At conference in the German city of Karlsruhe, industry figures discuss the “mobility of tomorrow.” Martin Reiter, managing director of a municipal electric utility, gets more and more anxious as they talk car-sharing, self-driving buses and mini-taxis. The speakers assume all these vehicles will be electric but not one of the 20 presentations says a word about how all these new electric vehicles are supposed to get their power. “That’s something no one’s planning,” Mr. Reiter says.
Martin Reiter isn’t his real name, but he’s tired of seeing his name in the newspapers. As head of one of Germany’s 880 distribution-grid operators, which transmit energy along the last mile from the transformer to the domestic junction box, it’s his job to ensure residents get exactly the amount of electricity they need at any given time.
“Right now, we know neither when nor where we will be needing large amounts of electricity for electric vehicles in the future,” Mr. Reiter says. “All we know is that we need a lot of electricity.”
The land of fanatical planners lacks a timetable for developing a charging infrastructure and supplying the necessary power. It’s clear the current grid will be too weak in some areas. Operators will face billions in investments to digitalize networks and install new transformers, voltage regulators and power lines. But urban planners ignore the issue, politicians avoid decisive action, and city administrations refuse to commit.
“If I knew the best locations in my city are to provide charging stations for 50,000 electric cars in 10 years, the necessary grid optimization would be manageable and not very expensive,” Mr. Reiter says. But he has nothing to work on.
The auto industry long refused to admit electromobility was coming. Now GM, Ford, Renault-Nissan, VW and Daimler are preparing for mass production. Studies predict 3 million electric cars on German roads by 2025, and as many 20 million by 2040 — that’s half the country’s cars.
Almost half the necessary power is already being generated. The question is, can the power be delivered when and where it’s needed?
The Energy Economy Research Center, or FFE, calculates that if everyone drove an electric vehicle, Germany would need an extra 105 terawatt hours (TWh) of power. That’s about 15 percent of current production. Even with this additional demand, “the power supply certainly would not collapse,” Florian Samweber, who specializes in electricity demand and grid stability at FFE, says.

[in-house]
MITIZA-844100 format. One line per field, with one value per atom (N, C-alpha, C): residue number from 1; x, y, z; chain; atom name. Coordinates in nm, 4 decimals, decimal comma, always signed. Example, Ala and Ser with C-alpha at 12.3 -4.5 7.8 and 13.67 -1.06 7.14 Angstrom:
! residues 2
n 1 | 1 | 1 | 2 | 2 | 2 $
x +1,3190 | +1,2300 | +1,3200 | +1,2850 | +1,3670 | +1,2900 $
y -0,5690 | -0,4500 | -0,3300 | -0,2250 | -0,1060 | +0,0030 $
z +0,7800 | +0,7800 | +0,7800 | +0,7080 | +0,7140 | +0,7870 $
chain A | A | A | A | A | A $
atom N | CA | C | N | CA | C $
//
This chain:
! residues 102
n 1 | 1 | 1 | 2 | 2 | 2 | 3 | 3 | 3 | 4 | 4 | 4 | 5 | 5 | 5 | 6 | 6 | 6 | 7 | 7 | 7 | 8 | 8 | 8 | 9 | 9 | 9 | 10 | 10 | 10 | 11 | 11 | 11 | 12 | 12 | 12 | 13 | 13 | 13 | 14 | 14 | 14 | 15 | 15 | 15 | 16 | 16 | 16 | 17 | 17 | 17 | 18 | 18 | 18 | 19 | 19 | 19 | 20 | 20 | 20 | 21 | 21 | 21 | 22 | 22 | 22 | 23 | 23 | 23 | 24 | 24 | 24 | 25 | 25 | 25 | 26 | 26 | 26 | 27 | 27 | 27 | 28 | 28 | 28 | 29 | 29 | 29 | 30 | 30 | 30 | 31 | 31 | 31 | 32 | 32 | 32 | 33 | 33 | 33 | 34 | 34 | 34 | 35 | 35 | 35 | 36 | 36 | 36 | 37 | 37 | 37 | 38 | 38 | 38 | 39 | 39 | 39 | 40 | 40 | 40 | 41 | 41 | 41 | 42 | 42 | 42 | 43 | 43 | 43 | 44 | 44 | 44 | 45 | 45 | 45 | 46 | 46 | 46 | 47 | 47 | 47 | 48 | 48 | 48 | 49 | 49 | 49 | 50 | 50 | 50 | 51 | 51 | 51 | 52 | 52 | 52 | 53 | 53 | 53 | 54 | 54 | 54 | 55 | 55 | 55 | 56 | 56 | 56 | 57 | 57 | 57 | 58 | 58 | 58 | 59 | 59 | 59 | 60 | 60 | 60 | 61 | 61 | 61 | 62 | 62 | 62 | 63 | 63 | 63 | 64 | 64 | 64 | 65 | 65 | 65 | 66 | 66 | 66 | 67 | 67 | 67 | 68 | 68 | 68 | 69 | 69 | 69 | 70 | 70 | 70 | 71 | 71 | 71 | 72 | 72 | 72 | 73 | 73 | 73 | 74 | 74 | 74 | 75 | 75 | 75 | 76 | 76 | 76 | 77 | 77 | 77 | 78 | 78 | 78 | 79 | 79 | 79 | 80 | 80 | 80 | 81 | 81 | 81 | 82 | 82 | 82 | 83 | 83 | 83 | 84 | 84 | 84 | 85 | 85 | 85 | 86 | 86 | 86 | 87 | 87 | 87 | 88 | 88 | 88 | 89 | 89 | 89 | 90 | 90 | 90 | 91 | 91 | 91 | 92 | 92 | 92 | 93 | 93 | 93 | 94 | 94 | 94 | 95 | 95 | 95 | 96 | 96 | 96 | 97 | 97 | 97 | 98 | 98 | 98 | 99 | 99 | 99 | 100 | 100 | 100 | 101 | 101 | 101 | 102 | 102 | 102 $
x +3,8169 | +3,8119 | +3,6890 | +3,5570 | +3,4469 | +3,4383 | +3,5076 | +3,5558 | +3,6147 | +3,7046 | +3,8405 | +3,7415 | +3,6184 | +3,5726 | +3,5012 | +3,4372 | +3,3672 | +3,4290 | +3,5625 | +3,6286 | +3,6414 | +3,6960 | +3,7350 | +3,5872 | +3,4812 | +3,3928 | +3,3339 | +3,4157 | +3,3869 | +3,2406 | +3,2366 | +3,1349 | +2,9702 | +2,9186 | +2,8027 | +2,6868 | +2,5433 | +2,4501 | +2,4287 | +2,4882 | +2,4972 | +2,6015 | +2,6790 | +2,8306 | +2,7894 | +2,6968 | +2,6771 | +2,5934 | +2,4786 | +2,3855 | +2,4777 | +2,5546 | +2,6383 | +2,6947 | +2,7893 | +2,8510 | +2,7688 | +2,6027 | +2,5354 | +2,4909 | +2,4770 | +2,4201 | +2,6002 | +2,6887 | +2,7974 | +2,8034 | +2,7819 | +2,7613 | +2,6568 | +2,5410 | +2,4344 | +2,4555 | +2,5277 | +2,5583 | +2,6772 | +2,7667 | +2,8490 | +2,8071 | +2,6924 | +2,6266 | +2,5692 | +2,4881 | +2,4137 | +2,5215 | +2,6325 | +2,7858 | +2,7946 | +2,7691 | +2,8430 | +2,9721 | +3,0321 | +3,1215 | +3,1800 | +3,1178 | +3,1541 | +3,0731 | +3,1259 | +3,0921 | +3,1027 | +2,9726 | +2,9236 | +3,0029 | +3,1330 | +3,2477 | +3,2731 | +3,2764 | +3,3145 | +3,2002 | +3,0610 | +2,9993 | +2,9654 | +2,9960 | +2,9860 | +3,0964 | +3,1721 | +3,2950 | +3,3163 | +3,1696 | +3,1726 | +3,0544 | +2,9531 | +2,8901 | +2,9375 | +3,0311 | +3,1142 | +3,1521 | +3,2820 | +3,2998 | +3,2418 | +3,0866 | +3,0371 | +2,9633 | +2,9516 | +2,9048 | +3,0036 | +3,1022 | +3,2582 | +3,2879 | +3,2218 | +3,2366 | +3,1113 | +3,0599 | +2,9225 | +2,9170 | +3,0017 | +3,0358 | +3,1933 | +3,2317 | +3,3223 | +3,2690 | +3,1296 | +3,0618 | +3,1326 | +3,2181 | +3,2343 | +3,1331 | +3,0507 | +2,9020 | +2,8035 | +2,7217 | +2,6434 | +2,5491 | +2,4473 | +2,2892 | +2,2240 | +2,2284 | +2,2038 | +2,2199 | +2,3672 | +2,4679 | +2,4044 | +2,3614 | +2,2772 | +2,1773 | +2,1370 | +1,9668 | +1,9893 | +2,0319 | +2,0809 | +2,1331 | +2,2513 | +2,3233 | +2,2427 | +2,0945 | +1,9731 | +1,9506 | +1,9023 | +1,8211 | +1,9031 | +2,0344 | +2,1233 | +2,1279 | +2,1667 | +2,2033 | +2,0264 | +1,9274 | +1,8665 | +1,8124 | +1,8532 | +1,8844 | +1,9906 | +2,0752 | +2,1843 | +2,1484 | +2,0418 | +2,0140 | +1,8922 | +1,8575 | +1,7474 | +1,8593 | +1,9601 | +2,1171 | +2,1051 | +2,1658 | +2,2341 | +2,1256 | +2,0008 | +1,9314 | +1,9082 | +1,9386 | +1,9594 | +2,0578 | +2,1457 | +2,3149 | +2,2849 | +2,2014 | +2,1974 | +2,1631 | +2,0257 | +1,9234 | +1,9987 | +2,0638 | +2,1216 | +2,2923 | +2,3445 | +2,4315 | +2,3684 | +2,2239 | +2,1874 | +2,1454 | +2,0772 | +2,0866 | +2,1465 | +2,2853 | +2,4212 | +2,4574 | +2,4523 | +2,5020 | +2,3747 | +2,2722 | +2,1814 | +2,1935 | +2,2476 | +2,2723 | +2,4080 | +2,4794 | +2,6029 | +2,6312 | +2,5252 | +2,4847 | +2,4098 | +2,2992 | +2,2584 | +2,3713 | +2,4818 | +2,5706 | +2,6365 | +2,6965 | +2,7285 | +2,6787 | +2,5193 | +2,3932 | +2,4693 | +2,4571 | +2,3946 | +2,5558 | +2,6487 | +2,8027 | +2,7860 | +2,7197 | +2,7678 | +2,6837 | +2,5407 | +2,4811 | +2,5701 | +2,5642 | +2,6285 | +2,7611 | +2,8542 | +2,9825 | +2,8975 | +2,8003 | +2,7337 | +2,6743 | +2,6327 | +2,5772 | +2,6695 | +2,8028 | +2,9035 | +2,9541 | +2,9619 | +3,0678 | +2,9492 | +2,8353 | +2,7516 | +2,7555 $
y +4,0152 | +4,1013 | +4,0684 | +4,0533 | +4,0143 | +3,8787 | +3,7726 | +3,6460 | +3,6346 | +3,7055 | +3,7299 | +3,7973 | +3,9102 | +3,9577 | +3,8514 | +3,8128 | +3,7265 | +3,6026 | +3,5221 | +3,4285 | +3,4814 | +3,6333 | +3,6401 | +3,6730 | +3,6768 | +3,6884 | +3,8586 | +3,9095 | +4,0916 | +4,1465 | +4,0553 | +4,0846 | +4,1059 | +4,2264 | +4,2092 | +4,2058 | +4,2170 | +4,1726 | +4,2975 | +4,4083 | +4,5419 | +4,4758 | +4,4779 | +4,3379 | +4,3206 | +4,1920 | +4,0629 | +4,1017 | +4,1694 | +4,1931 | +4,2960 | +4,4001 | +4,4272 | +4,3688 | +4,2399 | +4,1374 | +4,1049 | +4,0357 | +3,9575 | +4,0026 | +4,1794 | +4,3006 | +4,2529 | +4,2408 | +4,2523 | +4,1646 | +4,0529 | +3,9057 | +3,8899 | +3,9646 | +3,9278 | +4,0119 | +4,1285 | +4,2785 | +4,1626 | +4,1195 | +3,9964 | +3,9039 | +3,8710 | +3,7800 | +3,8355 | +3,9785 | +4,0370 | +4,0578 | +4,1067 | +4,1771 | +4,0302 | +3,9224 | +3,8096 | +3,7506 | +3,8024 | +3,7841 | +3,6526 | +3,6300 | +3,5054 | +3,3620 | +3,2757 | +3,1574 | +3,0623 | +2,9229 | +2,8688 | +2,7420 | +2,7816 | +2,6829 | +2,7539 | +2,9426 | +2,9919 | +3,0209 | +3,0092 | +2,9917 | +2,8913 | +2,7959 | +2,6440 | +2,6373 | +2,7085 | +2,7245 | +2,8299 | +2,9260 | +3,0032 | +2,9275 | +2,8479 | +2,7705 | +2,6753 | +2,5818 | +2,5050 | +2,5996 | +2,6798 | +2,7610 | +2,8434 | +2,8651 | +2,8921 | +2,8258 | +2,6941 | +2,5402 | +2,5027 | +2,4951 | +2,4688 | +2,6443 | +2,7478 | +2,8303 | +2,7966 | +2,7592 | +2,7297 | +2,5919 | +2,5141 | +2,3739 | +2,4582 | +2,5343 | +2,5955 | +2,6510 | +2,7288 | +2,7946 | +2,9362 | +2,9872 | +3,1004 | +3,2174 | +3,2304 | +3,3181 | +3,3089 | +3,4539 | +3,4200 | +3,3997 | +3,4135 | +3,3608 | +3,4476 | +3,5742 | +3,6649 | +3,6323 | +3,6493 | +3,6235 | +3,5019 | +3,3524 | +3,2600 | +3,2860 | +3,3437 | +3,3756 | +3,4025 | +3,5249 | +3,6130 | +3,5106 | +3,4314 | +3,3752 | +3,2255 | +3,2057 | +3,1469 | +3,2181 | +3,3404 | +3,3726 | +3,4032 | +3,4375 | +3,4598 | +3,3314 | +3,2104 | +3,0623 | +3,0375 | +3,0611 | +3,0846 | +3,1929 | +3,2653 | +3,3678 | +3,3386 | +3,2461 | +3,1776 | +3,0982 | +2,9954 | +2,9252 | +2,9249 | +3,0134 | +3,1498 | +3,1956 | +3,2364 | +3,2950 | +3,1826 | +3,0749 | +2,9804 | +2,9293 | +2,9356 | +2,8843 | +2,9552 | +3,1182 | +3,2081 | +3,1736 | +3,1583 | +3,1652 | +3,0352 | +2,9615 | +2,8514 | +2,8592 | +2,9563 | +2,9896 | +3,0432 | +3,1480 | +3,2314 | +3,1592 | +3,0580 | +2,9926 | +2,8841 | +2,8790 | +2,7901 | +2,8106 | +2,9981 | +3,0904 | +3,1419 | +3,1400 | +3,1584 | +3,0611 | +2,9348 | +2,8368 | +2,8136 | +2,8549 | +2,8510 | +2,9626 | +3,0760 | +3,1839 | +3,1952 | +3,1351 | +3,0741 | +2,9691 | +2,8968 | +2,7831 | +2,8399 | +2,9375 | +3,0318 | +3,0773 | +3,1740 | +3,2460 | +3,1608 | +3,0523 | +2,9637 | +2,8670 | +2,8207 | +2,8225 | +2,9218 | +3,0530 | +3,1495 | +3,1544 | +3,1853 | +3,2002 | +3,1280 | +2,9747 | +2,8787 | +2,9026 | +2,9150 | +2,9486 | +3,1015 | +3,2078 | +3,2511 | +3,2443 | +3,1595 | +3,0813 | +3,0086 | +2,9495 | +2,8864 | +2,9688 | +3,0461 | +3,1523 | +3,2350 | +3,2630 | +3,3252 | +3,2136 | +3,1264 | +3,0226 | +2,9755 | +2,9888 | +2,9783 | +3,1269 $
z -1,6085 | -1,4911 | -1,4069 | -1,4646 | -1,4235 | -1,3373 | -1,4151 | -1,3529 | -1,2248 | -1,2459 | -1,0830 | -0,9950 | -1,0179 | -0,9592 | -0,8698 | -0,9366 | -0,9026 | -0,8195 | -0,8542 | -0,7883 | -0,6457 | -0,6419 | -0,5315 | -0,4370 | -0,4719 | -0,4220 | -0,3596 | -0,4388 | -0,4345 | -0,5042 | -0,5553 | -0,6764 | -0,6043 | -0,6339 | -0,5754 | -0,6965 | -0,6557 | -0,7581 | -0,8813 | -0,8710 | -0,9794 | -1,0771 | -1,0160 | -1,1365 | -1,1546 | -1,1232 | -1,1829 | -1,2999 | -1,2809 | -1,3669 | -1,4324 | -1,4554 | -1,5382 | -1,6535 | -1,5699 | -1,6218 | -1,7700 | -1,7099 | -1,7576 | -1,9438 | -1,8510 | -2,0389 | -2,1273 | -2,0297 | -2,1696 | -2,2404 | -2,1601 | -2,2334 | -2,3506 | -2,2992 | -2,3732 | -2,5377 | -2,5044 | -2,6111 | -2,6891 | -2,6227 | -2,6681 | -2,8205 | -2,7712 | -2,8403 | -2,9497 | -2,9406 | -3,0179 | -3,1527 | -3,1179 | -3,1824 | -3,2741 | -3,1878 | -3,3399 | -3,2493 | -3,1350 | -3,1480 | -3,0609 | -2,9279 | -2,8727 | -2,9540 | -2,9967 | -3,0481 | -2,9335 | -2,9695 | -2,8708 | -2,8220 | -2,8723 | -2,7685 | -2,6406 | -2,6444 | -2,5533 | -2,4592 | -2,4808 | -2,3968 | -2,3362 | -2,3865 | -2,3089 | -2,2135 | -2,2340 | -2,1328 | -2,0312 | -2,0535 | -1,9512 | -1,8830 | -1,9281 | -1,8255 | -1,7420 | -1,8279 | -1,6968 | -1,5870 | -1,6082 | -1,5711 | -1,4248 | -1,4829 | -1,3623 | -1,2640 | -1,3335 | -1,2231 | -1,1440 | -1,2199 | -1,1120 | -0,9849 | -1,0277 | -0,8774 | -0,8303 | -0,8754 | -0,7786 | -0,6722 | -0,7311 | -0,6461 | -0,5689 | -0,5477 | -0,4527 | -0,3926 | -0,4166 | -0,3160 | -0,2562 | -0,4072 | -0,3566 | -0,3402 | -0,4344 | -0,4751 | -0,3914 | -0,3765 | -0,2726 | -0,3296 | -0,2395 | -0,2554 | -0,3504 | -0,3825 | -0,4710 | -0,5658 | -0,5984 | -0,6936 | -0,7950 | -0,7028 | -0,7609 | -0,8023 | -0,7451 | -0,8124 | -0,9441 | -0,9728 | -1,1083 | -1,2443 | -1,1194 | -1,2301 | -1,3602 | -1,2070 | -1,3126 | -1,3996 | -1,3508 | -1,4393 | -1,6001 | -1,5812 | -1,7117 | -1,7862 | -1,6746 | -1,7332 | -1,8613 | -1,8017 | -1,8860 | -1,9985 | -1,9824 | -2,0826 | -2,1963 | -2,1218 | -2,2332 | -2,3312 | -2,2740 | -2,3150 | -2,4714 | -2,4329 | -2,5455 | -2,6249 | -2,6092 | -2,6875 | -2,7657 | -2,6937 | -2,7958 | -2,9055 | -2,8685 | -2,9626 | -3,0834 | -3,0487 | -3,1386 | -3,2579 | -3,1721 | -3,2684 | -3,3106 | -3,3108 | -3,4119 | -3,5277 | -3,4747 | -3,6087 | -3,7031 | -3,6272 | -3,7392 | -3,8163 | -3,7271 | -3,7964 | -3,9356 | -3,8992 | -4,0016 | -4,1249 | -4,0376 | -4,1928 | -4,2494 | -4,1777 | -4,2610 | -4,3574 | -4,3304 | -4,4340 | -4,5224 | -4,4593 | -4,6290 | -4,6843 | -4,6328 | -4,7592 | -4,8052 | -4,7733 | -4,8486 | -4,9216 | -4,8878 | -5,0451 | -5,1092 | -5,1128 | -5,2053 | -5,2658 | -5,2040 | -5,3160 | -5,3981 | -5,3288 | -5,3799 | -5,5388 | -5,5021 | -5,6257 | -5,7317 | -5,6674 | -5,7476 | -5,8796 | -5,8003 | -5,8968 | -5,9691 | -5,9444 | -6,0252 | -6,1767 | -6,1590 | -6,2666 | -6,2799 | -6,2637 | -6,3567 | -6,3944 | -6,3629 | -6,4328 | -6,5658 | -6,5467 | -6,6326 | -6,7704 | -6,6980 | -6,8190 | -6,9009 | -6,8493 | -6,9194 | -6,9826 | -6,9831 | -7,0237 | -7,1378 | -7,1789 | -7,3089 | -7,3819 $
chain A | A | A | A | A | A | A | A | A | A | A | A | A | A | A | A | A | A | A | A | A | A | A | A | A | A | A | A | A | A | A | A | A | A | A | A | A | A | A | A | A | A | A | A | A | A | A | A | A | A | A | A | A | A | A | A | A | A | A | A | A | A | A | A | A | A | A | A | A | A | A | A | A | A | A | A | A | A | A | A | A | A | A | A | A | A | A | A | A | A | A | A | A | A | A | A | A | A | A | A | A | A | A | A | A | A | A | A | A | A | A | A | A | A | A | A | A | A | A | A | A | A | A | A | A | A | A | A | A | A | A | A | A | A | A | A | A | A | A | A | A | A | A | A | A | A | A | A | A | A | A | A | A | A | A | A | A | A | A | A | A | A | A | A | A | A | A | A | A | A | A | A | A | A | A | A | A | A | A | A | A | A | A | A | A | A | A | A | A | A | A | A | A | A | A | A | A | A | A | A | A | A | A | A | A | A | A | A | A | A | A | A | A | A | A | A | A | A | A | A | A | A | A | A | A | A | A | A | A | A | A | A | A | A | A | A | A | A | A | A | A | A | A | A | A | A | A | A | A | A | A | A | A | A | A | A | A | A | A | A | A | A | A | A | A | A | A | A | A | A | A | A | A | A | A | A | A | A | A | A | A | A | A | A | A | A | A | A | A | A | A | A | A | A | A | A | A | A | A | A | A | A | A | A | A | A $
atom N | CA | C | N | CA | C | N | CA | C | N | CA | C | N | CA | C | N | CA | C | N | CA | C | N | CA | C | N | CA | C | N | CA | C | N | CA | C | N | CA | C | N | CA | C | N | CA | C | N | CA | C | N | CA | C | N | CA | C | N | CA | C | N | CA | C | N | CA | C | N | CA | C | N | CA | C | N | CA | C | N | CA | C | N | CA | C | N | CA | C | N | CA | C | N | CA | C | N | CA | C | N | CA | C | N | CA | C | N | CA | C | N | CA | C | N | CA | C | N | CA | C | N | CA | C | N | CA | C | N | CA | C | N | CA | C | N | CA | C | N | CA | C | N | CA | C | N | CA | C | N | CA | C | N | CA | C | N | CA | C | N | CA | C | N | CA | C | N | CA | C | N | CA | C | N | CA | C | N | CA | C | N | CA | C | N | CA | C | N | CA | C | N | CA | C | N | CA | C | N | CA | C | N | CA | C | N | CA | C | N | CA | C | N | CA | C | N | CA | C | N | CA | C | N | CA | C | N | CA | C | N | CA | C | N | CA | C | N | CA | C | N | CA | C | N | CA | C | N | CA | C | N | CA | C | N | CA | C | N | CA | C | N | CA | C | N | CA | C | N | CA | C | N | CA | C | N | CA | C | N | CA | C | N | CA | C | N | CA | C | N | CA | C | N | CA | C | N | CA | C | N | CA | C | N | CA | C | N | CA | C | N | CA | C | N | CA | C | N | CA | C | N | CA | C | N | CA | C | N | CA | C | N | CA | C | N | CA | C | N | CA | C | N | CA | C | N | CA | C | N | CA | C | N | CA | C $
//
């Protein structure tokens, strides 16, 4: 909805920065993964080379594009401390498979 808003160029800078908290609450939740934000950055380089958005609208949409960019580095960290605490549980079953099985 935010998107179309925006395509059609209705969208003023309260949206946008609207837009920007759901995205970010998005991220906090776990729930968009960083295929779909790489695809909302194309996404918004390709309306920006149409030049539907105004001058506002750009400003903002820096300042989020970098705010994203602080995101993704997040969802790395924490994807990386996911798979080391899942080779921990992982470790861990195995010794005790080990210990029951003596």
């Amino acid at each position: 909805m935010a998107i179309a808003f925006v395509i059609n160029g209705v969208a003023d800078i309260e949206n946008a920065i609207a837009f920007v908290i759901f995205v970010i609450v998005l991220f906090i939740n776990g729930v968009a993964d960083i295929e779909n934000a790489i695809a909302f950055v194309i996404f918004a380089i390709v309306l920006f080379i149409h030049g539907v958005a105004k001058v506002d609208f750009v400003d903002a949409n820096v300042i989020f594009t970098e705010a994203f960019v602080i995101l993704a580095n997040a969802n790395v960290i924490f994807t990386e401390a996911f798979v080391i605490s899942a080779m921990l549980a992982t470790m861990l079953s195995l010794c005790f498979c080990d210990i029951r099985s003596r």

Almost half the necessary power is already being generated. Last year, Germany sold 48 TWh of electricity to other countries. The country also has reserve gas power plants, which are rarely used because green energy has grid priority, but can be activated at any time. The question is, can the power be delivered when and where it’s needed?
It would be convenient for consumers to charge their electric cars at home. In contrast to public charging stations, it wouldn’t cost thousands of euros to install a home connection. Home charging would also be the easiest solution for suppliers, because it enables consumers to slowly charge their batteries overnight putting relatively little strain on the grid. But there’s a problem. “It won’t work if everyone gets home at 7 p.m. and immediately starts charging their cars,” Mr. Samweber says.
Mr. Reiter is convinced there will be bottlenecks unless many power lines and local grid transformers are replaced, particularly in residential areas with scattered development and just a small transformer and thin underground cables.
And grid development has often gone in the wrong direction. Half of Düsseldorf’s 5,000 local grid transformers have been removed in the last 25 years because residential households were consuming less and less electricity. In the 1970s, many households used storage and water heaters that required about as much power as a charging station does today. But household appliances became more and more economical, and electric heating is largely a thing of the past.